Grey market goods generally refer to items manufactured in one country and imported into another (e.g. products created abroad that are imported into the United States) without consent from the trademark owners. 

Grey market goods, often referred to as parallel imports, can be problematic for businesses that take steps to prohibit importation into the United States (or otherwise attempt to establish certain quality controls, including certain warranties).

The process of dealing with unlawful grey market sales is similar to the recommended course of action against traditional online product diversion.

For starters, businesses will want to monitor the sale of their products for potential prohibited sales.  This can involve setting up a monitoring program through the use of a unique monitoring system designed to find unauthorized sellers and sales, rank them based on volume and assist in the tracking of potential removals.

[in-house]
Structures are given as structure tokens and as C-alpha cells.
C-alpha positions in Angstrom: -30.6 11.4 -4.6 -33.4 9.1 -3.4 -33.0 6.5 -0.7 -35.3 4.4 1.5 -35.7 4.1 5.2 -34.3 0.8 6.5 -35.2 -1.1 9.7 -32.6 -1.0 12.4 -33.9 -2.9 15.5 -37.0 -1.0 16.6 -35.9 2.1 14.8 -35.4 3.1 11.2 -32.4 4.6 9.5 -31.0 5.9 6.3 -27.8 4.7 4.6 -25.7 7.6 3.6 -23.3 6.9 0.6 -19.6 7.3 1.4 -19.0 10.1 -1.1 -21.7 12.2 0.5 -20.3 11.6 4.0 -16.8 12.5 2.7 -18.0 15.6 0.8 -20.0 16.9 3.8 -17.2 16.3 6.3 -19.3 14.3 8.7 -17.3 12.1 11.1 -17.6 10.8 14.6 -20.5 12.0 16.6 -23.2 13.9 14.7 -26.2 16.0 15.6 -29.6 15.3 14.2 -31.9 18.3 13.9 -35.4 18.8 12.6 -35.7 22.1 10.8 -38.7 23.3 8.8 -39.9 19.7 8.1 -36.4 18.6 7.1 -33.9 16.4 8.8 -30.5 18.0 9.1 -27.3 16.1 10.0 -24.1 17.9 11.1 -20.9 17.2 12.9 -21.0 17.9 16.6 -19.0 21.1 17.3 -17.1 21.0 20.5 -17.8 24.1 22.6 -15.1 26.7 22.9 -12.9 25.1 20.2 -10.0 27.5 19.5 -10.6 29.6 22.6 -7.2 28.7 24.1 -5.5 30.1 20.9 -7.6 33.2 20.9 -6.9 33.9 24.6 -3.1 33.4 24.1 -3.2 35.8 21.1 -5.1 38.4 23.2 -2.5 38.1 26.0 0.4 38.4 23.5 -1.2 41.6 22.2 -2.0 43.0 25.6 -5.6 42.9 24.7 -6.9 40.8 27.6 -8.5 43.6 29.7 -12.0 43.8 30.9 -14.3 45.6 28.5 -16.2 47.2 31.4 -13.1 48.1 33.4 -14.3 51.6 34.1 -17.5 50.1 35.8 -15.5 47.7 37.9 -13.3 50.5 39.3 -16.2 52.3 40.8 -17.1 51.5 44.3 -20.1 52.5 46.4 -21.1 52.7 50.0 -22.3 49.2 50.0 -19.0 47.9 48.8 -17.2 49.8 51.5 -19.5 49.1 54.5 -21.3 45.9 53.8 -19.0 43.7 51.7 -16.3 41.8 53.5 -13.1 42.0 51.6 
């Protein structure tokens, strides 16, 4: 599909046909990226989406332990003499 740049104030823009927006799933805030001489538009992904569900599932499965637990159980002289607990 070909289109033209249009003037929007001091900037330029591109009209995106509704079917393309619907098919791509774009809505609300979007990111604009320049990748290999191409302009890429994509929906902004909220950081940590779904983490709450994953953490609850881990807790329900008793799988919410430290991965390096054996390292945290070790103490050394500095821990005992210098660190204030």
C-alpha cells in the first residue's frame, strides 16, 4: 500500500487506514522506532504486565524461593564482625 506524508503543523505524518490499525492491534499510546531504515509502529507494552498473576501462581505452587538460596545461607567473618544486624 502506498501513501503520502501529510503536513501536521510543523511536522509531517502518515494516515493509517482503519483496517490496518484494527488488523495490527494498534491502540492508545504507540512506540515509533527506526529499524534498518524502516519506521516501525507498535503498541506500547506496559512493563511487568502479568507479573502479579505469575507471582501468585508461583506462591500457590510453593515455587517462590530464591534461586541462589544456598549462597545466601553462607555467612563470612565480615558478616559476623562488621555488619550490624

Another tactic is sending cease and deist letters to grey market sellers, explaining the potential legal consequences of them failing to cease their unlawful activity.  It might first be necessary to investigate the sellers and/or serve subpoenas to identify them.

When sending a cease and desist letter, it is often beneficial to include a copy of a drafted complaint which effectively serves as a threat to pursue litigation if the unauthorized sellers are unwilling to cooperate.

Another legal option includes filing an ex-parte temporary restraining order with the goal of obtaining an order to freeze PayPal accounts or website domains and also obtaining an injunction transferring the rights of a website to the company.

A company that is being harmed by grey market goods can also file a lawsuit in the United States and have foreign counsel (from the appropriate jurisdiction) assist with conducting discovery and enforcement.

In short, the key in pursuing grey market sellers or importers is putting enough pressure on them to coerce them to stop and cut off the source of the “leak” if necessary.